The two murders couldn't be more different: One was conceived as a public performance, the other seems to have been the result of a private dispute that spilled out into public with immediately tragic results.
But the news about both of them - the shooting last Saturday evening at Toronto's Eaton Centre and the case of the so-called Canadian cannibal - offers a penetrating snapshot of how we now consume information. Both stories emerged first in social media and were then picked up by establishment outlets, which were forced to keep pace with the adrenalin rush of Twitter and other online channels while also pushing the stories forward.
And the news accounts that emerged of the two killings carry lessons about the challenges of doing the heavy lifting of actual reporting while simultaneously trying to conduct a conversation.
When the Luka Magnotta case first broke last week with the delivery of a human foot to the Conservative Party offices in Ottawa, both the media and the police had to play catch-up to a conversation that had been playing out online for a few days. At BestGore.com, aficionados had spent the weekend debating whether a video that purportedly captured a murder was real or merely the product of special effects. They apparently had no sense the information might have some value in the real world, for only one man in the virtual crowd, a Montana lawyer named Roger Renville, stepped away from his computer long enough to try to alert the authorities.
In time, the story exploded like shrapnel, propelled in large part by Magnotta's extensive documentation of his own life. But it also demonstrated some of the hazards of reporting from single sources, especially online ones: British tabs such as The Sun and Daily Mail, which gleefully played up the alleged cannibal angle, pronounced Magnotta a "porn star," though scant evidence of that existed beyond the accused's own bragging. Some of the reporting seemed to have as casual a relationship with reality as Magnotta appears to have had. By the time he was arrested Monday, the online echo chamber had begun to run out of fuel.
News of the Eaton Centre attack also first broke on social media, with spot news emerging first on Twitter. TV crews and other reporters arrived quickly but had trouble catching up, stuck as they were at the street level, with the crime scene unfolding two storeys below. Even by Tuesday, three days after the shooting, the lack of access prompted the Toronto Star to publish a photo grabbed from Twitter by a witness.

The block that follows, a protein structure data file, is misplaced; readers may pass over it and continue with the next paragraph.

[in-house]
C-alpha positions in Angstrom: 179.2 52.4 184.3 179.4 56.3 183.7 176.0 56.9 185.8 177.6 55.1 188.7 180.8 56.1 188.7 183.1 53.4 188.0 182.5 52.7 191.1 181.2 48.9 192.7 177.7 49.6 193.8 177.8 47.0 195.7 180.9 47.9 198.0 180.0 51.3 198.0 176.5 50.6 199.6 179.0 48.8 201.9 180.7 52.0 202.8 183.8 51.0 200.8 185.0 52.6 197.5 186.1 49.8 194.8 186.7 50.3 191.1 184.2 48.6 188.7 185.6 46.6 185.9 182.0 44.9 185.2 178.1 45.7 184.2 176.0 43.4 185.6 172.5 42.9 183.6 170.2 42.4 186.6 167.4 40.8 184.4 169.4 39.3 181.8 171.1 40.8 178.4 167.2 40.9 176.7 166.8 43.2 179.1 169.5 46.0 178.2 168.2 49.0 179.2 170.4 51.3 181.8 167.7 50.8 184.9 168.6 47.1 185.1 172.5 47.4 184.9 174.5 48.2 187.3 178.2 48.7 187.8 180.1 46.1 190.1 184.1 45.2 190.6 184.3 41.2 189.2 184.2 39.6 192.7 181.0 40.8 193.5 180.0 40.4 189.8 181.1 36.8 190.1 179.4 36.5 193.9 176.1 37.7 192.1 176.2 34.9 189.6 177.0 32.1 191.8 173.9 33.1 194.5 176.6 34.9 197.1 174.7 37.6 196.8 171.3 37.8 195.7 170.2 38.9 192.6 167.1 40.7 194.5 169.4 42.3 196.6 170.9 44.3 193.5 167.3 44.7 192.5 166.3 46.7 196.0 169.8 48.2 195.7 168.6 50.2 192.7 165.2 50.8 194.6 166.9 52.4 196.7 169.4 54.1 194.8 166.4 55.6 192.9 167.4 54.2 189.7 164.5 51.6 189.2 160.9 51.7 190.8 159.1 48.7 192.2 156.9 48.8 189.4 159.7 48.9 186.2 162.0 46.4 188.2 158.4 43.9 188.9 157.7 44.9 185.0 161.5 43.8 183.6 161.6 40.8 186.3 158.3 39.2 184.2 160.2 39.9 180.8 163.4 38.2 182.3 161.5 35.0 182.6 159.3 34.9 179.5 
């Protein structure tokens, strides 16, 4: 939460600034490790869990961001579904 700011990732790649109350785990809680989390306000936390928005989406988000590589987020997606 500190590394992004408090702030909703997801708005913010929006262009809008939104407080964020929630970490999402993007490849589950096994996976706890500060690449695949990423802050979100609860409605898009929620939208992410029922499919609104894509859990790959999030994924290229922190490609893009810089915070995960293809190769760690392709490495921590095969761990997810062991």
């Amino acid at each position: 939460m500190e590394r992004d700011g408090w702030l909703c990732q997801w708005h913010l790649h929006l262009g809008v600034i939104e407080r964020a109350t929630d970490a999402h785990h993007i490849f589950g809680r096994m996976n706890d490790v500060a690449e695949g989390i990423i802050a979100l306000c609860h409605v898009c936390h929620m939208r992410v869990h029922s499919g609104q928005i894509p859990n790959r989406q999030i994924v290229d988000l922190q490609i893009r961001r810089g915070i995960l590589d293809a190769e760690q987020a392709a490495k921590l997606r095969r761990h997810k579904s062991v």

You could feel the challenge in catching up to events, which were being documented and broadcast as they occurred, in some of the papers' coverage: the Toronto Sun declared on Monday, almost hopefully, that the shooting signalled the start of "The Summer of the Gun, Part 2," while the Star went with a crusading demand for answers on its front page. "Wanted: answers," the paper declared, noting in the sub-headline of its lead article that Toronto Police were "withhold(ing) information on the suspect."
It was an odd moment that, while channelling the conversation on social media, also overstepped: Police reporters recognized there was a legitimate need to not name the suspect, in order to avoid potentially spoiling the Crown's case. But without new information, the Star couldn't carry the story forward, and its frustration showed. You could feel it as well from other reporters, who tweeted the name of the accused an hour before the police finally made it official.
By Tuesday, the legacy news machines were up to speed, doing what they do best: tapping their sources and advancing the story with details about the intersecting lives of both the suspect and his alleged victims. It may not be exciting, or scandalous, but it has the benefit of being fact-checked.